Entertainment

Allsång på Skansen.

Entertainment shows on Fridays and Saturdays are, together with popular sports, the programmes that attract the largest audiences.

  • Melodifestivalen (1959-), the pre-selection for the Eurovision Song Contest, is very popular in Sweden. The final generally gets around 4 million viewers.
  • Expedition Robinson (1997–2004, 2009–Present), the original Swedish version of Survivor. Sveriges Television was the first network to broadcast this reality television series in 1997. The show, with a name alluding to Robinson Crusoe, was a major hit in Sweden. The show which consistently held high ratings was concluded after its seventh and final year on the network (the final season aired 2003-2004). The popular series was continued on the commercial channel TV3, but with much lower ratings. Expedition Robinson was aired in 2009 with a brand new season, but the series is/was just called "Robinson", and now on the commercial channel TV4.
  • På spåret (1987–present), popular entertainment show in which celebrities answer questions related to different locations. A cut down film in extremely high speed of a train journey towards the location is shown and the sooner the contestants stop it the higher the points. In later years even car journeys has been filmed that way. Humouristic and well hidden clues are given verbally during the journey. The name of the show means "on the track" in English. The show is one of very few Swedish original ideas. It has been syndicated in other countries as well.
  • Så ska det låta (1997–present), the Swedish adaptation of The Lyrics Board which has on several occasions reached more than 3 million viewers.
  • Allsång på Skansen (1979–present) Broadcast live from Skansen in Stockholm, this popular summer show features sing-alongs with Swedish folk music. The first sing-along at Skansen was held in 1935. Radio transmissions of the event started shortly after that. The sing-along at Skansen has been a tradition every summer since then,
  • Antikrundan (1989-), the Swedish version of Antiques Roadshow which has often attracted approximately 2 million viewers.

Sveriges Television hosted the Eurovision Song Contest 1985, 1992 and 2000, and also as a part of Sveriges Radio in 1975.

Drama

Corridor at SVT in Stockholm.

SVT produces drama in several genres and forms.

  • Rederiet (1992–2002) was one of the most popular soap operas in Sweden.

Regional programming

Regional content is almost solely restricted to news which is broadcast four times every weekday in SVT2. The eighteen news programmes are: ABC, Blekingenytt, Dalarna, Gävleborg, Hallandsnytt, Jämtlandsnytt, Jönköpingsnytt, Mittnytt, Nordnytt, Smålandsnytt, Sydnytt, Tvärsnytt, Uppland, Värmlandsnytt, Västerbottensnytt, Västmanlandsnytt, Västnytt and Östnytt. Recently,SVT1 has also broadcast regional programming at 6:10 pm, 7:50 pm (after A-ekonomi) and late night until morning on SVT24 and SVT1.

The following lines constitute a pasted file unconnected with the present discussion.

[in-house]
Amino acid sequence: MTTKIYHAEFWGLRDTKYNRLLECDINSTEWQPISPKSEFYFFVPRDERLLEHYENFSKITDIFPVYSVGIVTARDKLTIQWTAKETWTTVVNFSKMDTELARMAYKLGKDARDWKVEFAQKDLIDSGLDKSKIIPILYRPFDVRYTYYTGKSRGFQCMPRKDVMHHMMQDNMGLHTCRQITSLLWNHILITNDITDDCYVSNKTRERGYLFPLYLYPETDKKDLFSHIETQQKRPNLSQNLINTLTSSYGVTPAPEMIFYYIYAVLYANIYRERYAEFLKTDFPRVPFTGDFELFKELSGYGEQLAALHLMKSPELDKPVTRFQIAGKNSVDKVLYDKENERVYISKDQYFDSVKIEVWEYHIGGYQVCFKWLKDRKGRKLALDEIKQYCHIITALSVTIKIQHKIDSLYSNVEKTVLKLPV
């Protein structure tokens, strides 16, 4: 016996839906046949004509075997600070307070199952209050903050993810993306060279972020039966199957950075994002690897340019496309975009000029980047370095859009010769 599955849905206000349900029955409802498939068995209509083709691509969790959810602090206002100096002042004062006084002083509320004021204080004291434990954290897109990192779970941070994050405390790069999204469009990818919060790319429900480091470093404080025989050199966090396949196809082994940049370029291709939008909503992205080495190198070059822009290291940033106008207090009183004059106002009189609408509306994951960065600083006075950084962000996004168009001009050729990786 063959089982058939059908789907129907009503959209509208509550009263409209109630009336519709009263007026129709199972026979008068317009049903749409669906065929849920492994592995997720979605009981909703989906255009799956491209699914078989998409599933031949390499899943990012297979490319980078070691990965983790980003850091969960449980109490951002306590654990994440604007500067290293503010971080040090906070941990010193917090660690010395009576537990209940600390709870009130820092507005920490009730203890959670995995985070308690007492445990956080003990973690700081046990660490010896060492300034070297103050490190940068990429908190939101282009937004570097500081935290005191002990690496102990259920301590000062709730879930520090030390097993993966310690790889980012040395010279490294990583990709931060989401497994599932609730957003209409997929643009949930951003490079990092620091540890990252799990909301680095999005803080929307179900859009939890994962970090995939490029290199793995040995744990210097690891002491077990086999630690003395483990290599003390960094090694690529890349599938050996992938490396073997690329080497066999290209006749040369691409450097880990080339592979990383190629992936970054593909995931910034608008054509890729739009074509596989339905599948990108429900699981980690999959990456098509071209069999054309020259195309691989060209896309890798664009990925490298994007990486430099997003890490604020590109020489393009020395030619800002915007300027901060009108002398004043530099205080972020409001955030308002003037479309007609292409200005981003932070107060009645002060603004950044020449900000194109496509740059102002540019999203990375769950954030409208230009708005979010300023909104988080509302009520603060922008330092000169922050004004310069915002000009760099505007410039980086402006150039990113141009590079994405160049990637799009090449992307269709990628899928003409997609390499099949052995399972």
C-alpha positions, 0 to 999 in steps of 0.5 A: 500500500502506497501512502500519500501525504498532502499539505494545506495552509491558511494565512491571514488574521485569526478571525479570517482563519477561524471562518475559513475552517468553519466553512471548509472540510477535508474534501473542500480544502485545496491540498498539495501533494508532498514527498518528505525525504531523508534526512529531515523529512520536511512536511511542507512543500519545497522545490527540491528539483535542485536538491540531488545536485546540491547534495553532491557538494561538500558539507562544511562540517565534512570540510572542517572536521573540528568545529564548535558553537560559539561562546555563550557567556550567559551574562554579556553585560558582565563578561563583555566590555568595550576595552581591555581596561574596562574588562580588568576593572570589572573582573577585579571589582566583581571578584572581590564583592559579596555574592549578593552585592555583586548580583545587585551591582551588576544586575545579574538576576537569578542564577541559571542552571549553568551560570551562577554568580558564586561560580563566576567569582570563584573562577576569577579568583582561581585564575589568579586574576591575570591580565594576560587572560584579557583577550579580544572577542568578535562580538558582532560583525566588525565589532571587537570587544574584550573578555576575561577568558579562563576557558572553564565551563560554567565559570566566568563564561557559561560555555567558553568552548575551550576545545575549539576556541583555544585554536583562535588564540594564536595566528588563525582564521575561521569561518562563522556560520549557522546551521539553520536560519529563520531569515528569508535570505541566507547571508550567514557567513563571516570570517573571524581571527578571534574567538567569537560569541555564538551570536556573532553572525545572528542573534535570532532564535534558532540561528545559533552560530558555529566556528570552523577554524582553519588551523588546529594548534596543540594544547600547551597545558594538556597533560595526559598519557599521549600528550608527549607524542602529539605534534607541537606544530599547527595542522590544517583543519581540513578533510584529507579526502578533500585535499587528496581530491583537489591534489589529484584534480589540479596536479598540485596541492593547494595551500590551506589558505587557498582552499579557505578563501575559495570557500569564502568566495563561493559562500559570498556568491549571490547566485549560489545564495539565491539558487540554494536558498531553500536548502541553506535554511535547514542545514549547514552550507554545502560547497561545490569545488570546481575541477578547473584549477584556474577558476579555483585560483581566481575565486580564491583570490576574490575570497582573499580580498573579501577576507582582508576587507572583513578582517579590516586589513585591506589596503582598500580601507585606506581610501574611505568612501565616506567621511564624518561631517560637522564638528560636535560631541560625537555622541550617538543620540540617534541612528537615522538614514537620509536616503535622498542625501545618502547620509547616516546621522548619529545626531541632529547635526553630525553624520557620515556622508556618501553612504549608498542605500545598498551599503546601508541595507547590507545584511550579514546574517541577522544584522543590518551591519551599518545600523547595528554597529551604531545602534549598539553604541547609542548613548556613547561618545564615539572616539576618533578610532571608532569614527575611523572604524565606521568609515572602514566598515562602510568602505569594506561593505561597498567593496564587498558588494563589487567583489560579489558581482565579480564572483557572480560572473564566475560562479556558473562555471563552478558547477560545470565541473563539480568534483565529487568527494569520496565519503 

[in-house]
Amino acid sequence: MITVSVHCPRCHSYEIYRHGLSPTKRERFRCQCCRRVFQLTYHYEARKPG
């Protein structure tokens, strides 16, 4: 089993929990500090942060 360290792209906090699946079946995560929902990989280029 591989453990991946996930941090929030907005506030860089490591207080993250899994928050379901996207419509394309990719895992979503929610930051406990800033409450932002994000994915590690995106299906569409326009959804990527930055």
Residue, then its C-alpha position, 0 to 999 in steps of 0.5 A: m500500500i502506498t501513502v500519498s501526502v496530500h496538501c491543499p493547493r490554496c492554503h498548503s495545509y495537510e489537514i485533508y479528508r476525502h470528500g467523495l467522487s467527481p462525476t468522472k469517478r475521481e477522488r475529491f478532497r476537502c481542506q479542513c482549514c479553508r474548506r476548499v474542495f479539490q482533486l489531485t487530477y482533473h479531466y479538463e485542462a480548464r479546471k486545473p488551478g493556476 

Children

The children's strand Bolibompa broadcasted every day at 6 p.m. on SVT1, before moving to SVTB in August 2008.

Non-Swedish

SVT also broadcasts foreign programs, primarily from the USA and the UK, in original language with subtitles, as is the case on other Nordic TV channels. The only cases in which dubbing is widespread is in programs aimed directly at children who aren't expected to have learned reading skills yet.

33% of the national first-time broadcasts consisted of foreign content in 2005. Of all acquired content (including Swedish content not made by SVT) 27% came from the United States, 22% from the United Kingdom, 13% from Sweden, 13% from the other Nordic countries, 6% from France, 4% from Germany and 9% from the rest of Europe.[9]

SVT often cooperates with the other Nordic television companies through the Nordvision. Thus, many Danish, Norwegian and Finnish programmes are shown on SVT, while DR, NRK, YLE, SVF and RÚV show Swedish programmes.

Kaknästornet in Stockholm is the major broadcasting antenna for TV and radio.

Channels

SVT has five regular channels broadcasting to Sweden:

  • SVT1 - The main channel with broad content. The 10 most seen Swedish TV shows in 2006 were shown on this channel.
  • SVT2 - A channel with slightly narrower programming with an a emphasis on culture, current affairs and documentaries.
  • SVT24 - Reruns of programmes from SVT1 and SVT2 in the evening, a service similar to C-SPAN during the day, much sport in the weekends and continuous news updates.
  • SVTB - Barnkanalen, Childrens Channel, a children’s channel broadcasting during daytime.
  • Kunskapskanalen, The Knowledge Channel, broadcasting between 9 AM - 1 AM in cooperation with the UR.

In addition to these channels, SVT has a special events channel called SVT Extra. It is generally unused and was (as of 2006) last used for live coverage during the 2004 Summer Olympic Games. In 2006, SVT launched a high-definition channel called SVT HD, simulcasting HD versions of programmes on the other SVT channels.

All channels, except SVT HD, are available in most of Sweden through the digital terrestrial television network and encrypted from Thor and Sirius satellites. Until the September 2005, both SVT1 and SVT2 were available nationwide via analogue terrestrial transmitters. Cable networks are required to broadcast four SVT channels for free in either digital or analogue form.

SVT World, a mix of the SVT channels, is broadcast on satellite, and also as a terrestrial channel in Swedish-speaking areas of southern Finland. For rights reasons, SVT World does not show acquired material, such as movies, sport, or English language programming.